Farmers in Ankole, Kigezi and Rwenzori sub-regions have been told to desist from selling immature coffee.
The warning was made by Fredrick Ngobi, the state minister of co-operatives, who was concerned that the practice will compromise the quality of coffee in the country if not stopped.
This was while addressing coffee farmers from Ankole, Kigezi and Rwenzori sub-regions at Ntungamo Industrial Coffee City recently.
Ngobi was on a working visit to coffee farmers in the region and said was making a follow-up on presidential directives to promote coffee quality and increased production.
The farmers who attended the meeting were from 150 co-operatives in the region.
The minister noted that the Government is aware that many farmers have abandoned harvesting ripe coffee and are lured into selling coffee on their plantations at the flowering stage.
“The buyers you sell your gardens to are careless about the coffee to be harvested. The harvested immature coffee ends up rotting and this puts the life of the consumer at risk because the product is hazardous,” he said.
The minister instructed leaders in the area and of co-operatives to sensitise farmers on the dangers of harvesting immature coffee.
“The problem is not only affecting us as a country, but it largely will compromise our products in the foreign markets,” Ngobi said.
Ntungamo district chairperson, Sam Mucunguzi, urged all local governments to put in place ordinances preventing farmers from selling immature coffee.
Farmers need support
The Ntungamo district Woman MP, Josyline Kamateneti, asked the Government to support coffee farmers with soft loans, as this would reduce tendencies of farmers harvesting immature crop.
Kamateneti said the economic hardship were pushing farmers to selling immature coffee and get quick money to address the challenges including paying fees for their children.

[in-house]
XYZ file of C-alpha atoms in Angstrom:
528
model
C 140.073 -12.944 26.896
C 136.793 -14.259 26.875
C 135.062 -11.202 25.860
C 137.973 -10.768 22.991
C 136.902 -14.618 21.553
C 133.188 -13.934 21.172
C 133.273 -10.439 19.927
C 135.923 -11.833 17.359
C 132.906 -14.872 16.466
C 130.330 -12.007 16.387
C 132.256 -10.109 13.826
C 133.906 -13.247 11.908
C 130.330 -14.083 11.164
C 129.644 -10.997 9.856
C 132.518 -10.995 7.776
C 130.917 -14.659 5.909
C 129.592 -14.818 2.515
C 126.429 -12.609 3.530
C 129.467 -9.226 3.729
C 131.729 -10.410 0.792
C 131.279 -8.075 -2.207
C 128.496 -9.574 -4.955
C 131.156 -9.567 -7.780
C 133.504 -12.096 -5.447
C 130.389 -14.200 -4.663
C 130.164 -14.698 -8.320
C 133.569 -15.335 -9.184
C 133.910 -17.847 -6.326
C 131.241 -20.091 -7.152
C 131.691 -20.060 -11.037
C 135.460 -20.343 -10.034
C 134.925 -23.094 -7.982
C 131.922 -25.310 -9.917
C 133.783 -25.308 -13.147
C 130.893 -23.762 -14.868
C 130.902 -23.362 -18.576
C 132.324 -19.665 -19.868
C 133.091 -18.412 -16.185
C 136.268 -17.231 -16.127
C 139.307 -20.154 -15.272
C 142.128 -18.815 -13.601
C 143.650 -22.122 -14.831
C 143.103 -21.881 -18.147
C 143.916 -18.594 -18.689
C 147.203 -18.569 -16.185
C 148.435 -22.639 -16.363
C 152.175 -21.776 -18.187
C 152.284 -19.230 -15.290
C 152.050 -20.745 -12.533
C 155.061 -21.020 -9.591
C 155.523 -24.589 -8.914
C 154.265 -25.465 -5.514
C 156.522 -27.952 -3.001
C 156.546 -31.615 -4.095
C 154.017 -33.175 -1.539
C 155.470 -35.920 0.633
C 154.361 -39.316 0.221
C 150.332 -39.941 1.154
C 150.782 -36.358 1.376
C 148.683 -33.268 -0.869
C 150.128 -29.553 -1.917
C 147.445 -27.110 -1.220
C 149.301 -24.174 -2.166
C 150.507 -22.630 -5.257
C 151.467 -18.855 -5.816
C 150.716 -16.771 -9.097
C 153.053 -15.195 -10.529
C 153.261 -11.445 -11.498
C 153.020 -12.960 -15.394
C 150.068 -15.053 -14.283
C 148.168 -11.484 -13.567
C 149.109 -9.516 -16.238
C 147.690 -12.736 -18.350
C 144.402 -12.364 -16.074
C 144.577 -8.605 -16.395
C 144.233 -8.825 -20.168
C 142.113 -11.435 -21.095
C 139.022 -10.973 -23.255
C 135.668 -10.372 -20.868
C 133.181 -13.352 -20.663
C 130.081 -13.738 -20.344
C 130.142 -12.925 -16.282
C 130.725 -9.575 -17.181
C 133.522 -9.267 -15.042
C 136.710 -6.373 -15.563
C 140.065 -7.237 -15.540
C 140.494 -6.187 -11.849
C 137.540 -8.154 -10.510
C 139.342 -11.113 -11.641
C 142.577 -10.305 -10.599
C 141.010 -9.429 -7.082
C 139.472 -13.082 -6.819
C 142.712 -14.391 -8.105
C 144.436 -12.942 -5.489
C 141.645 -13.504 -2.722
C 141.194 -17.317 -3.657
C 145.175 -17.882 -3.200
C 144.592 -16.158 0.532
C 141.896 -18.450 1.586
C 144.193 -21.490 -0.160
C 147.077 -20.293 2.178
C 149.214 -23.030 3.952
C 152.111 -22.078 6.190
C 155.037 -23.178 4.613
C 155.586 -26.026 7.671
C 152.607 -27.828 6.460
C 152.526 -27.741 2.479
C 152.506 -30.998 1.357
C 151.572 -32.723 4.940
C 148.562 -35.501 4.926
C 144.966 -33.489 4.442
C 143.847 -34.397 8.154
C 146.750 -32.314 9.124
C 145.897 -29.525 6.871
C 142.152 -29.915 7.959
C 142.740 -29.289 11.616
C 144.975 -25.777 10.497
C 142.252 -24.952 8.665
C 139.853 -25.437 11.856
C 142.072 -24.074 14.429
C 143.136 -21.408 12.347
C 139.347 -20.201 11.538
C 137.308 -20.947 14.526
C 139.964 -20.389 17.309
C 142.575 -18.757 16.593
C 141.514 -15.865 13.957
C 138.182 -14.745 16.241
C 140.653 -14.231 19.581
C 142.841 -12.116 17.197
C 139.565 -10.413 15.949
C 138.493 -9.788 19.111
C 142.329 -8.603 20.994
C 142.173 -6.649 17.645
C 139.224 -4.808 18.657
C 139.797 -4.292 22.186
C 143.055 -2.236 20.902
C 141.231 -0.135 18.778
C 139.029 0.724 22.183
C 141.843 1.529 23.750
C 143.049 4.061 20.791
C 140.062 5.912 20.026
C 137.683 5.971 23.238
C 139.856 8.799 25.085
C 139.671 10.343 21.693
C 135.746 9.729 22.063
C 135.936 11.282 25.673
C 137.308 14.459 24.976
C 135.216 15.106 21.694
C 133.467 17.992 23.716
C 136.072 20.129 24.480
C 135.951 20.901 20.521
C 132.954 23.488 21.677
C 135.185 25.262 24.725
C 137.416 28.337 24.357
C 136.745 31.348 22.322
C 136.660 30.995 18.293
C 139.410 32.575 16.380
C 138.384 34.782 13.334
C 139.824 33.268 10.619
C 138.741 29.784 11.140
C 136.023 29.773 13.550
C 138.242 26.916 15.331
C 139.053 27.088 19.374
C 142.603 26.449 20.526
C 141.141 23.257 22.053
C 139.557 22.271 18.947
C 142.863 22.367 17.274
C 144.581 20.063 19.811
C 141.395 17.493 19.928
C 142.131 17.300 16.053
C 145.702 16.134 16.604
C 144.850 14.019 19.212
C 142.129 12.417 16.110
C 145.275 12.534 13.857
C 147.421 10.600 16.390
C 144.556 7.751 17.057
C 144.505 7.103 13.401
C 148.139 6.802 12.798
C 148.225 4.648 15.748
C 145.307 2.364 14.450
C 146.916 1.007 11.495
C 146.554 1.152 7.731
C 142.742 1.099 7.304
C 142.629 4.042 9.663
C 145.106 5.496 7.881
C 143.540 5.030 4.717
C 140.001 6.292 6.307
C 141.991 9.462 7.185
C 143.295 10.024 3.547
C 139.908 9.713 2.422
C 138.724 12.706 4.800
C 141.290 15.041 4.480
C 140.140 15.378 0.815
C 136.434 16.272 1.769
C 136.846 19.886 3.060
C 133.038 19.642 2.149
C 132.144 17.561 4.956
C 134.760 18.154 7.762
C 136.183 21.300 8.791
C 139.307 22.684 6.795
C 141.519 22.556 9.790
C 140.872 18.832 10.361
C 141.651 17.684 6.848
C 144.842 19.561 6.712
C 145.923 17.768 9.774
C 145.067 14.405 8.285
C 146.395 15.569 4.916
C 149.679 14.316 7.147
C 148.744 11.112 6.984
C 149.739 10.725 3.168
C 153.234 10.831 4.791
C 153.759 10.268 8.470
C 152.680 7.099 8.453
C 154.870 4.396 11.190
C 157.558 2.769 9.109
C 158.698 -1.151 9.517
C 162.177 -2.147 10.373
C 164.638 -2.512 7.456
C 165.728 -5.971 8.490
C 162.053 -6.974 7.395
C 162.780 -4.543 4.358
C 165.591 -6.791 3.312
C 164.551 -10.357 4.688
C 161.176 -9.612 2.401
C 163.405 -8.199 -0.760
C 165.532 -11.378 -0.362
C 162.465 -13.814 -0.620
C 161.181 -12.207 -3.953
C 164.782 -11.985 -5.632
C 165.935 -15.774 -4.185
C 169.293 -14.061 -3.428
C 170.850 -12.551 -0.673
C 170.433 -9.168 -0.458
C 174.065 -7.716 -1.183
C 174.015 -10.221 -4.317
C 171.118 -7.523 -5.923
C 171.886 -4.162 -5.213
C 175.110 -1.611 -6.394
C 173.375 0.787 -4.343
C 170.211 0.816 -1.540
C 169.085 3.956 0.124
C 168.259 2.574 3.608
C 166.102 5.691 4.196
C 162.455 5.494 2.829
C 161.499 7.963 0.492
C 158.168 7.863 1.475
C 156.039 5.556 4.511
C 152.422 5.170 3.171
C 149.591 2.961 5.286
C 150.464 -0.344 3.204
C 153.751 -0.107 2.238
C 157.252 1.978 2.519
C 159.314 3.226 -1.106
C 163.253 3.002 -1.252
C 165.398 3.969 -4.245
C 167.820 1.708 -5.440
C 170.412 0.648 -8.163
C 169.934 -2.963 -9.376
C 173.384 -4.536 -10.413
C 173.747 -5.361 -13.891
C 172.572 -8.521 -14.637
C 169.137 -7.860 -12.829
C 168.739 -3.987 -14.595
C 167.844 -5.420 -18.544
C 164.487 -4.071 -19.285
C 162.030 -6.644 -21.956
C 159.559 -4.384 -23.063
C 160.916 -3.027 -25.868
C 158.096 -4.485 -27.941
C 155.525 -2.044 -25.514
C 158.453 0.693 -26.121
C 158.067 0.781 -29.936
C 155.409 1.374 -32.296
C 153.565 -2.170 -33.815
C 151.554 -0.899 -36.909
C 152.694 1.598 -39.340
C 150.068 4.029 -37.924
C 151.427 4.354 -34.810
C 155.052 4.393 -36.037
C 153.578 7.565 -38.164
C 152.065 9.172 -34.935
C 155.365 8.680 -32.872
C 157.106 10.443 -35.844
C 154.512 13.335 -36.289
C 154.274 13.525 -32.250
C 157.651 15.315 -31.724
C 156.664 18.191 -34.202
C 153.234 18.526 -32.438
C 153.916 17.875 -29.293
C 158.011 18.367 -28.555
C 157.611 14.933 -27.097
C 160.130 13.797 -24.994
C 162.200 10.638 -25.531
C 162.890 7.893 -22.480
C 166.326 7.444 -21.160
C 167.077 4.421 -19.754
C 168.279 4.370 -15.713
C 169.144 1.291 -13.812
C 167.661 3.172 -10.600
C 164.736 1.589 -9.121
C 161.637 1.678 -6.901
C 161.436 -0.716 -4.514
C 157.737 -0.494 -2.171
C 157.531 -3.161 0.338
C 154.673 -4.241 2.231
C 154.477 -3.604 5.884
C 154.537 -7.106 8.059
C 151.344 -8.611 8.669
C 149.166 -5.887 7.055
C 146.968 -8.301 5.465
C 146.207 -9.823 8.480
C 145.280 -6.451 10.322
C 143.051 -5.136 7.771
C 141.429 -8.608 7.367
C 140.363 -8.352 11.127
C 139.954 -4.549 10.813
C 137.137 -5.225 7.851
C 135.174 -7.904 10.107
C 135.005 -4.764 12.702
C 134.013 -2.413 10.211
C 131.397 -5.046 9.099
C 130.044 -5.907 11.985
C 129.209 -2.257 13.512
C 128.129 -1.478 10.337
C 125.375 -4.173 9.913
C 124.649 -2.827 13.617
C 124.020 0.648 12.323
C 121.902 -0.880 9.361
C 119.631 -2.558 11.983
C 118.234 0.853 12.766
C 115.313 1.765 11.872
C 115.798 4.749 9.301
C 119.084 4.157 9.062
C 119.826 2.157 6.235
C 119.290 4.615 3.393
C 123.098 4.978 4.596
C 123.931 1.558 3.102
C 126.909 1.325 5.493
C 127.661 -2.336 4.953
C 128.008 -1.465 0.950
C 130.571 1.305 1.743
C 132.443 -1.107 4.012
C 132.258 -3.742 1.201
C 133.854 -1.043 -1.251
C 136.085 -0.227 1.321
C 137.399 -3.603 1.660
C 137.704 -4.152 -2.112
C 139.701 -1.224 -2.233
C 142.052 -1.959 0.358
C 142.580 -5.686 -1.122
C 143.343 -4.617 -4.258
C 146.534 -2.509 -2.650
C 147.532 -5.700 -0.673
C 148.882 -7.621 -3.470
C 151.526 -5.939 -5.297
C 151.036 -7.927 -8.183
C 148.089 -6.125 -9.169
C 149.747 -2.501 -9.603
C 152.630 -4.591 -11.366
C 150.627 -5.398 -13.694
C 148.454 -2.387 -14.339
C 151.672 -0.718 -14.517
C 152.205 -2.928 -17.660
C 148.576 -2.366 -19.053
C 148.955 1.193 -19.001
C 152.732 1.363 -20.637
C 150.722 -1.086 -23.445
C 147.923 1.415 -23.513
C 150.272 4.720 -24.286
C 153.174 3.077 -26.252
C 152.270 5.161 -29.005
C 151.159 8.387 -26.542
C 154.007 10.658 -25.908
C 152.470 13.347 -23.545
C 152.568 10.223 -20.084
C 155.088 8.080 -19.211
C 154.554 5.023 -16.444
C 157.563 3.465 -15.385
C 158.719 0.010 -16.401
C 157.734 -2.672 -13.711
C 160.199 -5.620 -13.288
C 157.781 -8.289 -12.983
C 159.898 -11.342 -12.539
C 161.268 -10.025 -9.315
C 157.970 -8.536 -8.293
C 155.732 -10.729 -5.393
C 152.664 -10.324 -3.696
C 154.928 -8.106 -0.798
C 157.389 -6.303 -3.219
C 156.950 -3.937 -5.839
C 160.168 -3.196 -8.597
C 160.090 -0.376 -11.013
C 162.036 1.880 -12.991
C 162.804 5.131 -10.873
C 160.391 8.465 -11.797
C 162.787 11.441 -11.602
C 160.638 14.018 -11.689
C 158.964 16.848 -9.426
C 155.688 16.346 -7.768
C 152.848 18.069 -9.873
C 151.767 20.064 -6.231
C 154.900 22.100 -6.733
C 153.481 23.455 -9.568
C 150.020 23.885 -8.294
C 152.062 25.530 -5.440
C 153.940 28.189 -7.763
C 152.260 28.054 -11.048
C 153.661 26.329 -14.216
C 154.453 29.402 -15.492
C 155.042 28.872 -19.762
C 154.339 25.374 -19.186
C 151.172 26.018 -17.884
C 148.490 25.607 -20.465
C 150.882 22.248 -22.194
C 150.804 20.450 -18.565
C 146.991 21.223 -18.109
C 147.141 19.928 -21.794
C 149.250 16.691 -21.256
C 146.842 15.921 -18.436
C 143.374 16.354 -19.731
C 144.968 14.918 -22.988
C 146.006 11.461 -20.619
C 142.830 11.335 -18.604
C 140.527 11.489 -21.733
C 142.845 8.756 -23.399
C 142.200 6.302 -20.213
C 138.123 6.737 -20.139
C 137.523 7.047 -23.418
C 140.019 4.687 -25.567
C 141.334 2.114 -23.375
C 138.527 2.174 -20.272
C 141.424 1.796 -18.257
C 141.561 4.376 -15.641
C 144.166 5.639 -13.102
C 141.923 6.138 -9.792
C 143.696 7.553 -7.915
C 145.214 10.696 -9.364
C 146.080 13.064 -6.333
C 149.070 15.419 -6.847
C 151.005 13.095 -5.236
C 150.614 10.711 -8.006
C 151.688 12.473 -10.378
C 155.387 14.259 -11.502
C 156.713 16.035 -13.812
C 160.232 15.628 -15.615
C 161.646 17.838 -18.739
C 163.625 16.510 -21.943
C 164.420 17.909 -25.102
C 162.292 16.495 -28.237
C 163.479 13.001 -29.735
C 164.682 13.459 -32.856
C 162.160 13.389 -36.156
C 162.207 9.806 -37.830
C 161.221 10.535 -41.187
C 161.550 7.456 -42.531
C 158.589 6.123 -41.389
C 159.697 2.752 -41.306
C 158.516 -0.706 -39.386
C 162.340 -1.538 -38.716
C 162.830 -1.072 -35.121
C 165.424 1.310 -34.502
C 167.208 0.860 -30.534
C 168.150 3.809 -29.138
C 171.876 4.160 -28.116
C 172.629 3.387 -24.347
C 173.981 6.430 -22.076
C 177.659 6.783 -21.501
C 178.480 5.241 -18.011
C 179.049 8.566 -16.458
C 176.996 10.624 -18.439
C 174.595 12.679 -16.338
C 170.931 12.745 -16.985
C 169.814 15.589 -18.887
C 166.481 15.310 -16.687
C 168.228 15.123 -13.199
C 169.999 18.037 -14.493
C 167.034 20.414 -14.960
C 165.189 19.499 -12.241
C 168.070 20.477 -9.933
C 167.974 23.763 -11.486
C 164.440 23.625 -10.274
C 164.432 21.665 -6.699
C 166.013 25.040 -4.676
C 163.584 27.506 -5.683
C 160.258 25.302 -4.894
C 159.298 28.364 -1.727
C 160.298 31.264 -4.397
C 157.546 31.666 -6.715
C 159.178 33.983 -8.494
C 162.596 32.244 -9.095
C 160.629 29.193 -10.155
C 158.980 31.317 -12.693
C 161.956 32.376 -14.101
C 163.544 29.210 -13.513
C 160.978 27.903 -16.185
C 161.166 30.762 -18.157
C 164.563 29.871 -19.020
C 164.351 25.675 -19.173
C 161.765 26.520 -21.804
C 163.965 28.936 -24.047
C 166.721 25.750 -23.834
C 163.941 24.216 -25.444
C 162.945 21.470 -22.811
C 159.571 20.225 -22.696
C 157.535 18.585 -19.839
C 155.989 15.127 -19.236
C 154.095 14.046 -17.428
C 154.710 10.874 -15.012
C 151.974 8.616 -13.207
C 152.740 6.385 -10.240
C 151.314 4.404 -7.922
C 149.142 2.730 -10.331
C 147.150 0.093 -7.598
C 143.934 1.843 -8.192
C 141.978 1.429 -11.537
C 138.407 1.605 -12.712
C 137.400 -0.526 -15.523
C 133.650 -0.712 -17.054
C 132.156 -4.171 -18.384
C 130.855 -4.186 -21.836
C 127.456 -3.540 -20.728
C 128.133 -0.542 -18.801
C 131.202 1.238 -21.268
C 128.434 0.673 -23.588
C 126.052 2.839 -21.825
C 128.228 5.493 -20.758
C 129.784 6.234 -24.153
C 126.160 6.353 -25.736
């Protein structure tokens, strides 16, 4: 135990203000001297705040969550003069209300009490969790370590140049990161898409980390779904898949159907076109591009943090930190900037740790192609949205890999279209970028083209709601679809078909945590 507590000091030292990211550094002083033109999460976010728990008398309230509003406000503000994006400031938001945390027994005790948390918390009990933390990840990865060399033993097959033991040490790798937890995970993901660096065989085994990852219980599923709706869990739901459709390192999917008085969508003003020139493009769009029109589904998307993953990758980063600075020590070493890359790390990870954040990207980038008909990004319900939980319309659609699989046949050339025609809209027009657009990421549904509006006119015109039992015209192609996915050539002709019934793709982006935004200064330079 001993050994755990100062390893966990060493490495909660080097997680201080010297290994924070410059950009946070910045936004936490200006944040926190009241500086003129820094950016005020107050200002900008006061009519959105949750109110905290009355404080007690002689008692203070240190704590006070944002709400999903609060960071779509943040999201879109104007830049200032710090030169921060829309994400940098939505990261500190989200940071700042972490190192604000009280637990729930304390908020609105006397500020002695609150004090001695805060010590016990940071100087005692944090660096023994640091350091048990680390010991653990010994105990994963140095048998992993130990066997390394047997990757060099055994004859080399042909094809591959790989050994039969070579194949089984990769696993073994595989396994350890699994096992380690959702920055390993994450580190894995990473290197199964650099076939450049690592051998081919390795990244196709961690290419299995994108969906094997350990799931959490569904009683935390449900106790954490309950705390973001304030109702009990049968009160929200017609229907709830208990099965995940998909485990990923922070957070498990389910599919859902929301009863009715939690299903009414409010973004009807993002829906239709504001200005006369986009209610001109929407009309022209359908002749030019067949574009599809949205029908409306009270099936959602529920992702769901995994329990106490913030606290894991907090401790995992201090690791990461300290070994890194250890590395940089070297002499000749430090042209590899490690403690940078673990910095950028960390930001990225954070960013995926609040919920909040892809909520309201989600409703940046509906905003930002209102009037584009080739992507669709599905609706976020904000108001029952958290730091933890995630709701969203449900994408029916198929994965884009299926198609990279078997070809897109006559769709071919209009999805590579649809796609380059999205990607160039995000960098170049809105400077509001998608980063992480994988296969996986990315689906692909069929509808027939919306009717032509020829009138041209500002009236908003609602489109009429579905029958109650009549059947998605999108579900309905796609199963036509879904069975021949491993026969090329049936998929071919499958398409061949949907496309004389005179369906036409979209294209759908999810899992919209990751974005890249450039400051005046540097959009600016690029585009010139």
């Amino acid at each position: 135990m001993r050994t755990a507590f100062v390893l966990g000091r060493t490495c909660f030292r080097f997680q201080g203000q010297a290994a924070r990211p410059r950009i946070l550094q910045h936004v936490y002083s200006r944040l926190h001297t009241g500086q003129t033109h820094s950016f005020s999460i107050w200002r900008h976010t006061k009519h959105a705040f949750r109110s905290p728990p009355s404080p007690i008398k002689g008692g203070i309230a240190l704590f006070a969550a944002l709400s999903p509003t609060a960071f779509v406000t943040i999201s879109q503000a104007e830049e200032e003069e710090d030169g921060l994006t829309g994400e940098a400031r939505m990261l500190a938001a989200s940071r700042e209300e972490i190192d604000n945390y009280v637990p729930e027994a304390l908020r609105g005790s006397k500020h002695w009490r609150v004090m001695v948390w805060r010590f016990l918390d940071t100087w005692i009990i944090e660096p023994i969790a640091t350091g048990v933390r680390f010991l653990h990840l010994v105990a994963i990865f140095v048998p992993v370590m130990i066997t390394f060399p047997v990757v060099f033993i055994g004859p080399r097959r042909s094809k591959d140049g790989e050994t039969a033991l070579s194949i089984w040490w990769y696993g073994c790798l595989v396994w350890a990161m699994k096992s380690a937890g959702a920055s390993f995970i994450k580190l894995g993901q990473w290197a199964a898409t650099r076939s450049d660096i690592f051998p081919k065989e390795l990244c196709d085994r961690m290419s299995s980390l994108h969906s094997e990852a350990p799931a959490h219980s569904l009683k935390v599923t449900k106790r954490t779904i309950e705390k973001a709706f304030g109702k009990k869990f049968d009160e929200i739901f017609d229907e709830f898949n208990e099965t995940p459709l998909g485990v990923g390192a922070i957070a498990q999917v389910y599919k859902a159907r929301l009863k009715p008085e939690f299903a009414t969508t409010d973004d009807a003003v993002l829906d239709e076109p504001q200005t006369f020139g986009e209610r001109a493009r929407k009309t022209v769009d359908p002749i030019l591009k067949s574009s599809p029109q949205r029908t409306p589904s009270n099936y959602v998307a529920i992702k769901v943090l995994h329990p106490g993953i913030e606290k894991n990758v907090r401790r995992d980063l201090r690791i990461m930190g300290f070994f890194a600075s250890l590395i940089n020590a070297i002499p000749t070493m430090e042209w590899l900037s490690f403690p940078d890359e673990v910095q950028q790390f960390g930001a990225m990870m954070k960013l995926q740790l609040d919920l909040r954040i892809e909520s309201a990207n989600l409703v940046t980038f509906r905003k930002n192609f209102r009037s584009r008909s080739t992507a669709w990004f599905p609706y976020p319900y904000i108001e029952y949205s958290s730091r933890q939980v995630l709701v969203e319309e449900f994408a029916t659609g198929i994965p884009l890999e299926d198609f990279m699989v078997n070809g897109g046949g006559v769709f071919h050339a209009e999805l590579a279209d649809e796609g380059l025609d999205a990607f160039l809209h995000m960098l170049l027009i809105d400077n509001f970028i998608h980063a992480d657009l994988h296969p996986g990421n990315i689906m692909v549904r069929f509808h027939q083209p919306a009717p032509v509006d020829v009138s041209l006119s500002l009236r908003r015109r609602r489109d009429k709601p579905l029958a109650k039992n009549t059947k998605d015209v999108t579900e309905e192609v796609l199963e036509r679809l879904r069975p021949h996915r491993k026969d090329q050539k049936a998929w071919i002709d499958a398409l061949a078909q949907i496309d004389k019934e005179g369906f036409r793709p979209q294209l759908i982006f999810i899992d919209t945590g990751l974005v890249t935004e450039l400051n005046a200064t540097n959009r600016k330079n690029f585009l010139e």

During the meeting, the farmers formed a coffee investment consortium which is focusing on producing quality coffee and marketing to premium markets for increased incomes for the coffee farmers.
Nelson Tugume, the managing director of Inspire Africa Coffee, was unanimously elected the consortium chairperson.
Tugume urged the Government to support the establishment of regional coffee industrial hubs which will help to increase the volume of export and quality in the country.
Strength in unions
Ngobi also challenged coffee farmers in the sub-regions to come together and form a strong union. He said coffee farmers have failed to develop because of division which is causing collisions.
“Coffee farmers are not developing because we are a danger to ourselves, I encourage you to come together and form a union,” Ngobi added.
He noted that there are 14 million co-operations in the country and if they all came together and contributed sh100m each to establish a bank, they would raise sh1.4 trillion.
Peter Munanura, the deputy director of business facilitation at Uganda Investment Authority, said they are committed to supporting coffee industrial hubs in Ntungamo and other parts of the country as it will help to increase production.